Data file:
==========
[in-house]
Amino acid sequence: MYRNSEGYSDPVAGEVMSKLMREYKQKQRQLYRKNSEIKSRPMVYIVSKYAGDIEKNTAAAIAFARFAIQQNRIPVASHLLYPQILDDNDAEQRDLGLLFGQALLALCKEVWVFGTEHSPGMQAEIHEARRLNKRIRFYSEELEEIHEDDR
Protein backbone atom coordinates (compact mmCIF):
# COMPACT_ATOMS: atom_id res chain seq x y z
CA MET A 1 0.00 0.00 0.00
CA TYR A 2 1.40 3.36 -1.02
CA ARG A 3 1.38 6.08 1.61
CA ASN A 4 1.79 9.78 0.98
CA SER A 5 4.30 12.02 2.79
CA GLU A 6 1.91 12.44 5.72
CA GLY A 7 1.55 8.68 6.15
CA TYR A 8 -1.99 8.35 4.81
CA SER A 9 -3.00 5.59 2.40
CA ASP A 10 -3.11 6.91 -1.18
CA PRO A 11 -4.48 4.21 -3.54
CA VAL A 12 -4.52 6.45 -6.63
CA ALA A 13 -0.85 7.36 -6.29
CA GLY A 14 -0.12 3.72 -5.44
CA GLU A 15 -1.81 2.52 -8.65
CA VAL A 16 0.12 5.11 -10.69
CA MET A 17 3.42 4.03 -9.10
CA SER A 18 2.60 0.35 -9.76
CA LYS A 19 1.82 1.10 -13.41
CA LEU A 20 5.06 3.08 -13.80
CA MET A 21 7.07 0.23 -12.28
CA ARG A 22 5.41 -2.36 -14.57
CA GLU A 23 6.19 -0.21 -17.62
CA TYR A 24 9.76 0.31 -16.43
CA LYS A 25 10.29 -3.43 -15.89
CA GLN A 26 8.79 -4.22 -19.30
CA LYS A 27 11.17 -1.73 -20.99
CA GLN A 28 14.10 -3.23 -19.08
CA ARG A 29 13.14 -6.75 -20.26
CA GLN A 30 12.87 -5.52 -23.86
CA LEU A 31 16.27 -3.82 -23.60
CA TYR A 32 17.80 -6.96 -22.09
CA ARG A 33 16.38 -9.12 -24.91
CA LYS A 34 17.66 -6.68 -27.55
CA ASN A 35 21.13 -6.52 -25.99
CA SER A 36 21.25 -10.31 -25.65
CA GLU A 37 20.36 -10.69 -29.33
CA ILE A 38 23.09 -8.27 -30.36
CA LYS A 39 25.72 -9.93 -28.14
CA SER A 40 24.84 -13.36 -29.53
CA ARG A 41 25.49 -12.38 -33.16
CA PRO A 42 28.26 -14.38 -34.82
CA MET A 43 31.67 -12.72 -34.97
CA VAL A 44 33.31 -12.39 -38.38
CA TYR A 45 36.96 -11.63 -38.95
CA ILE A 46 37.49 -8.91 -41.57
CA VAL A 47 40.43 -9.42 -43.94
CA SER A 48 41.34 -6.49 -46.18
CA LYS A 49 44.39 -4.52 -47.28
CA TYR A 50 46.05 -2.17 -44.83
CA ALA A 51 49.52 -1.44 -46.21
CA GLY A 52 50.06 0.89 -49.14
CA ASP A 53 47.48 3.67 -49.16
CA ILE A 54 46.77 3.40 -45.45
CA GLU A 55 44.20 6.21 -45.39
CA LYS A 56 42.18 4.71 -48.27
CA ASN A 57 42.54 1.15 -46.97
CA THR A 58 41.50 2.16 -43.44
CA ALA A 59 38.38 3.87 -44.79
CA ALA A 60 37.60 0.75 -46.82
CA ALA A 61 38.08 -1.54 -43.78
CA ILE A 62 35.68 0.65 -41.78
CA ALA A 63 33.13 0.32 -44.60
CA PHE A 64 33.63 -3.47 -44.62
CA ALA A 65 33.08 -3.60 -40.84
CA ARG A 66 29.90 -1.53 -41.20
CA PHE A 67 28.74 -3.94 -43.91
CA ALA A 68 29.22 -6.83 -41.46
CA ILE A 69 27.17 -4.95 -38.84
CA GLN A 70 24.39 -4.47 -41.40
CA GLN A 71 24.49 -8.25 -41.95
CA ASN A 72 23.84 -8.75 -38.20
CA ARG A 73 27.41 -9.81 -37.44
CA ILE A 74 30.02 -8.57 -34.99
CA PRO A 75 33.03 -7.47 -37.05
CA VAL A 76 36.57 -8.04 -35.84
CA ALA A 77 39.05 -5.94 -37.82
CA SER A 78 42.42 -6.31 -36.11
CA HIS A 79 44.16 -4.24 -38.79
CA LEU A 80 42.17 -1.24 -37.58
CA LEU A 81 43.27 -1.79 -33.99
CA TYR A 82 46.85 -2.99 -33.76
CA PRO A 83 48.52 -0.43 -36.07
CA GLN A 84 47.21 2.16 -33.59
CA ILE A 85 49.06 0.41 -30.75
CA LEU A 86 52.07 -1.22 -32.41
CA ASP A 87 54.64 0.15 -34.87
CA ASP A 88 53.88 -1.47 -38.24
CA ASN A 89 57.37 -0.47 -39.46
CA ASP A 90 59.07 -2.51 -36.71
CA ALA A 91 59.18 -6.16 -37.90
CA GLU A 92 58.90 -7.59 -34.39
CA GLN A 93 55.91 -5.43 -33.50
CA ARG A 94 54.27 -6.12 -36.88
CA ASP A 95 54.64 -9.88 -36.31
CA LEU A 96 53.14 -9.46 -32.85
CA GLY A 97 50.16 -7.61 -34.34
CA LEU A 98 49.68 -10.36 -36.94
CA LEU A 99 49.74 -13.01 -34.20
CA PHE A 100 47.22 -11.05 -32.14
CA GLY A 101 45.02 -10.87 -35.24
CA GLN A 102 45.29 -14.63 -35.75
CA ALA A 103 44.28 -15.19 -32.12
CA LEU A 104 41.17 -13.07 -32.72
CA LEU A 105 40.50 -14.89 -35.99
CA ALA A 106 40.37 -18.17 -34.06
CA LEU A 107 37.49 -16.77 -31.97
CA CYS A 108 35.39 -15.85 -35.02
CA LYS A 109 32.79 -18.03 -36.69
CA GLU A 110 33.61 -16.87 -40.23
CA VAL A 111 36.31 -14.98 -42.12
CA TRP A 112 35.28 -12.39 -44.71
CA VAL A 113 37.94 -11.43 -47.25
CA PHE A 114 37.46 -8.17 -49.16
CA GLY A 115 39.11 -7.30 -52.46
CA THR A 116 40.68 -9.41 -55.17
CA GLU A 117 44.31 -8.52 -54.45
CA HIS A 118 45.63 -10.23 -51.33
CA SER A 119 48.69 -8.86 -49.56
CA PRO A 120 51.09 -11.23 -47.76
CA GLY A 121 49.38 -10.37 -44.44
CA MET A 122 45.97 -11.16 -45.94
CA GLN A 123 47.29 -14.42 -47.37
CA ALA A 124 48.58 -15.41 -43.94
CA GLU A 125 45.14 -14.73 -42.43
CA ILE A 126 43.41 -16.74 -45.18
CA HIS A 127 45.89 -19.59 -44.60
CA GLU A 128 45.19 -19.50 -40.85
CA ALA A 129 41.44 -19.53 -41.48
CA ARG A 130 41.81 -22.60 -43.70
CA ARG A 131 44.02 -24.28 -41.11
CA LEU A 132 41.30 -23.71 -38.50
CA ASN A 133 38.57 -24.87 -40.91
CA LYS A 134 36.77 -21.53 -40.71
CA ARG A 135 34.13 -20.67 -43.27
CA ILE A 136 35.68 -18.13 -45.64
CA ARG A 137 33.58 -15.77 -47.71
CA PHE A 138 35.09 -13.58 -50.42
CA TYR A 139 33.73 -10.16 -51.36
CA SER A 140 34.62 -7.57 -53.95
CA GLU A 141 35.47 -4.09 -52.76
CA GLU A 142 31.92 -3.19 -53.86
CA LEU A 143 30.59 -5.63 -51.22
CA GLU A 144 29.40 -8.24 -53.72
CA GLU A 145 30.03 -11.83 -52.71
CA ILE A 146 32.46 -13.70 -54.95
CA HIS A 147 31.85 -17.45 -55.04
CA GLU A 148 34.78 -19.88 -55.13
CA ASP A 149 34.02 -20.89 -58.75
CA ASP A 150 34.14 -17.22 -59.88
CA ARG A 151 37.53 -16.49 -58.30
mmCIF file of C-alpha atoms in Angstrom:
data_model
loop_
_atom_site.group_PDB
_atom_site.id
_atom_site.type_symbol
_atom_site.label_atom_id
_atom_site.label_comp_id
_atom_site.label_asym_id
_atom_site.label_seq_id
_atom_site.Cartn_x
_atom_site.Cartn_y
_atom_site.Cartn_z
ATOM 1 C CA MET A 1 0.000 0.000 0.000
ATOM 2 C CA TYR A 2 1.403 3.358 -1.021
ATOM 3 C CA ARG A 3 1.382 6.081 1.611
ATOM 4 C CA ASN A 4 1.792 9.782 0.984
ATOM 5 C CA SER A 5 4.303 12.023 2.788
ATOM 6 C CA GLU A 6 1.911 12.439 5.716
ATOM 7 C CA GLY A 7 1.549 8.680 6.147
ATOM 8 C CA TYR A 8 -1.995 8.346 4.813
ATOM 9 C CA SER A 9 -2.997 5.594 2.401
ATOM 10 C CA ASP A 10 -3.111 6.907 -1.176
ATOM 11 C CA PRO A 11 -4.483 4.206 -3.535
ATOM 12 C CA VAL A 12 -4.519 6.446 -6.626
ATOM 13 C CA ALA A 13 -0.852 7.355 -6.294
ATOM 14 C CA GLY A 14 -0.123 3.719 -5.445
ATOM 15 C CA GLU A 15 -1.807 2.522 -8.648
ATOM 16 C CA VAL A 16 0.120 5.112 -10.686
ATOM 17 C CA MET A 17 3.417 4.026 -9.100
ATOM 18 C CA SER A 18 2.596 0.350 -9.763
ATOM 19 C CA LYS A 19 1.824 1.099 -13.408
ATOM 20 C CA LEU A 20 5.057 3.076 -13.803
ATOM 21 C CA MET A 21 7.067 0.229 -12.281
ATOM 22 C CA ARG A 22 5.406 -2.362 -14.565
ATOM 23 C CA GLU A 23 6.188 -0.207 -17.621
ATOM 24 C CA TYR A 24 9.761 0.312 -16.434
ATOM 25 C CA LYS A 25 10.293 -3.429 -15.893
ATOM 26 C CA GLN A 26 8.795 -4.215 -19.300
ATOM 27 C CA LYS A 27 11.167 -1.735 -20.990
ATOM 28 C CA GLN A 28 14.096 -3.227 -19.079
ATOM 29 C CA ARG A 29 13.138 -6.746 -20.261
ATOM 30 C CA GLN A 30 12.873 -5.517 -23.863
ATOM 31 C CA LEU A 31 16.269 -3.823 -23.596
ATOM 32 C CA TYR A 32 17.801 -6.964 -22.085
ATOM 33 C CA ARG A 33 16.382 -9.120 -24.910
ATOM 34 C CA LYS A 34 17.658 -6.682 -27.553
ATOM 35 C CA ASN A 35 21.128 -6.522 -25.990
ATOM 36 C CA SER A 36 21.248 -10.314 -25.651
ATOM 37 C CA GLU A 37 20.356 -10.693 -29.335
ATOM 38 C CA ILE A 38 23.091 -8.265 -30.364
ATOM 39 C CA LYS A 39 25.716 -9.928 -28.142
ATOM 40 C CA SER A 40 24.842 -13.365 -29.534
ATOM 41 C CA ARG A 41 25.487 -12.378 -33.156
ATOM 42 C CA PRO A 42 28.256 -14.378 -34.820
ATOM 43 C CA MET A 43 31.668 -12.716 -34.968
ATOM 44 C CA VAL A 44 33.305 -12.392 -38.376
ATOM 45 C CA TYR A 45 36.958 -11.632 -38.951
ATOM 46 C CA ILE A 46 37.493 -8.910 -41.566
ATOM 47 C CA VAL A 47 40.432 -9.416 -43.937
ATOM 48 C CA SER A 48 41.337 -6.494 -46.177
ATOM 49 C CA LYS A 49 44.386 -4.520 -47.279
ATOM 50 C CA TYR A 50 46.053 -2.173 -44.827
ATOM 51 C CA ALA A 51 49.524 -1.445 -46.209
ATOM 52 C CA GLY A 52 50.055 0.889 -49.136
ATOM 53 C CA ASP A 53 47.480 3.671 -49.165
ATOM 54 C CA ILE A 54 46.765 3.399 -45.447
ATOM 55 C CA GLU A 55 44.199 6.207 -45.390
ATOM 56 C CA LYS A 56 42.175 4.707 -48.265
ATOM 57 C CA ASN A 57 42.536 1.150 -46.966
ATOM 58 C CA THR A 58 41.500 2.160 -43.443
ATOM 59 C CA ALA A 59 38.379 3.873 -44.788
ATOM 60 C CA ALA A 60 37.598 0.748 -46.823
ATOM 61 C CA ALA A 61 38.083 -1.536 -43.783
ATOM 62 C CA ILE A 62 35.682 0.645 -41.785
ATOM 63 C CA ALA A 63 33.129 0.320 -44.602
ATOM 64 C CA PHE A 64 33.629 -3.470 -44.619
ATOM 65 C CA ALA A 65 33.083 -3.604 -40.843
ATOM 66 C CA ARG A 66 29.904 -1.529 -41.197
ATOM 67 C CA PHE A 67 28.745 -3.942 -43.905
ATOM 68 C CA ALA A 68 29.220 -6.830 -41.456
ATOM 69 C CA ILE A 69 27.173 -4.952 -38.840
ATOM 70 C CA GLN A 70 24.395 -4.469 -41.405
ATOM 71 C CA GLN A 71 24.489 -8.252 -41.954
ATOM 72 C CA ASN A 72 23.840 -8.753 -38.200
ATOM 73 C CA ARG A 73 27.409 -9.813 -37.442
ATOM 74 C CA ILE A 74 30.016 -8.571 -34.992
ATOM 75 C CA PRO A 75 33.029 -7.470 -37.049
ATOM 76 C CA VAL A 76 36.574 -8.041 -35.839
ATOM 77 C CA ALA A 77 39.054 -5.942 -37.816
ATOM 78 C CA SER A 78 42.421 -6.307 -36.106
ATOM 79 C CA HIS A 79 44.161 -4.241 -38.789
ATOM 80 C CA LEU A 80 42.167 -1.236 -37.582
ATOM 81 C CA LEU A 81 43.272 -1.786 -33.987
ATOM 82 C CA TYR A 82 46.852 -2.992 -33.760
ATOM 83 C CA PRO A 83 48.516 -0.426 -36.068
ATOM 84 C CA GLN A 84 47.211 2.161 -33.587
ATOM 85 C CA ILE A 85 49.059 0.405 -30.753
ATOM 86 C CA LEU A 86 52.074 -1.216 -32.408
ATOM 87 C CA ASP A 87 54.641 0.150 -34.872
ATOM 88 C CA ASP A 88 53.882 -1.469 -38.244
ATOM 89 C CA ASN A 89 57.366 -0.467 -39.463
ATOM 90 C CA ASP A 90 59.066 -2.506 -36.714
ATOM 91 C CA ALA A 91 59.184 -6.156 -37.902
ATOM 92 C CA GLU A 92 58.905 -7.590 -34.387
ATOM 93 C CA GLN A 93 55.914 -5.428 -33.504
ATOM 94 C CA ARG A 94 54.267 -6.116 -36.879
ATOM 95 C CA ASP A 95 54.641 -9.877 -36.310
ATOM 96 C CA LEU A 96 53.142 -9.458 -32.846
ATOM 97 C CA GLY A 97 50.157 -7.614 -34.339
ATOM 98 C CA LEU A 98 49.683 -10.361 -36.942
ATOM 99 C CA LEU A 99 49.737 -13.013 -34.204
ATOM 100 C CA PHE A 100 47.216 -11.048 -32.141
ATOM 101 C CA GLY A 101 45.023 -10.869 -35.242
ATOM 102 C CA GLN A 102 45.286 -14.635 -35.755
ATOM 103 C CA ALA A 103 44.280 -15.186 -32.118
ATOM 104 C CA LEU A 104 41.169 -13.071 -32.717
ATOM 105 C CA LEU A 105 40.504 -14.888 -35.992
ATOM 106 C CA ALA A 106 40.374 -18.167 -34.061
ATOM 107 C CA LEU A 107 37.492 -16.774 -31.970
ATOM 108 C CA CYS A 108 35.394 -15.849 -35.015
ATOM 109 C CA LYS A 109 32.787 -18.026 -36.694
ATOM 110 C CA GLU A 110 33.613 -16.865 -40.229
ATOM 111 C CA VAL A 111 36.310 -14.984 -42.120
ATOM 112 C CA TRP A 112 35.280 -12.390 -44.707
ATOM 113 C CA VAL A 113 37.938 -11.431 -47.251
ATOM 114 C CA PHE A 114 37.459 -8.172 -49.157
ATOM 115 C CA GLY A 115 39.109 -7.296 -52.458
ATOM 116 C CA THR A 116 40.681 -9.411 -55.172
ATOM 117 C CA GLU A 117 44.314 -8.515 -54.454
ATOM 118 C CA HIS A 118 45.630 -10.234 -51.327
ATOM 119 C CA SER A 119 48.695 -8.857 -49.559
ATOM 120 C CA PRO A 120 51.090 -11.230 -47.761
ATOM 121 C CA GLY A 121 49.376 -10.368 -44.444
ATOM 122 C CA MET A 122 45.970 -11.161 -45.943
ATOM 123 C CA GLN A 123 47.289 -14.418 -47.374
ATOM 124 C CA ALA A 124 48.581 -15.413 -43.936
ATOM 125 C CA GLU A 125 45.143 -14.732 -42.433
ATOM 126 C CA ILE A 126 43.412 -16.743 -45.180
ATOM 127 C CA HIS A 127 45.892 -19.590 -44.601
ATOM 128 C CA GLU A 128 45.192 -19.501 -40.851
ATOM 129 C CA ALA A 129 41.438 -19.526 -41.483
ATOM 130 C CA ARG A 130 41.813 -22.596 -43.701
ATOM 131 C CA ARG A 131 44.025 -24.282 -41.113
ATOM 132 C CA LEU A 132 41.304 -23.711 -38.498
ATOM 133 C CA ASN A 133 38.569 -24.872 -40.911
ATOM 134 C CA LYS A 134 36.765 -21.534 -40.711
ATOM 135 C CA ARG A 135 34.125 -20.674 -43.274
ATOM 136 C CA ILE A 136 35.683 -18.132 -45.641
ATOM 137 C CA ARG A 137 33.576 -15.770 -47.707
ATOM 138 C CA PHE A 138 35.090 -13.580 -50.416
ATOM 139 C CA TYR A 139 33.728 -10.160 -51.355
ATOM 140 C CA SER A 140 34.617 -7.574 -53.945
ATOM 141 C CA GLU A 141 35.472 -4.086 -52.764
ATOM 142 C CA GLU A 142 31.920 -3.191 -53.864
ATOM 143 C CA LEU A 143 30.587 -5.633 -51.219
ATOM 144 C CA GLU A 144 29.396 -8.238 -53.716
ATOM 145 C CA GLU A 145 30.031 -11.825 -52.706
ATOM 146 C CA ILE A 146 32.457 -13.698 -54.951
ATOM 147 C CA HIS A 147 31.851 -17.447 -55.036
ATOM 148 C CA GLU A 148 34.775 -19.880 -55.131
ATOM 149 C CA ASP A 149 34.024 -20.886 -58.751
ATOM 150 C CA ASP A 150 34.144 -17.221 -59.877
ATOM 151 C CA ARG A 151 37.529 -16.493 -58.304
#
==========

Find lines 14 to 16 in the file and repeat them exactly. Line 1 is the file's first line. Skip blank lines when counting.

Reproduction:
CA ASP A 10 -3.11 6.91 -1.18
CA PRO A 11 -4.48 4.21 -3.54
CA VAL A 12 -4.52 6.45 -6.63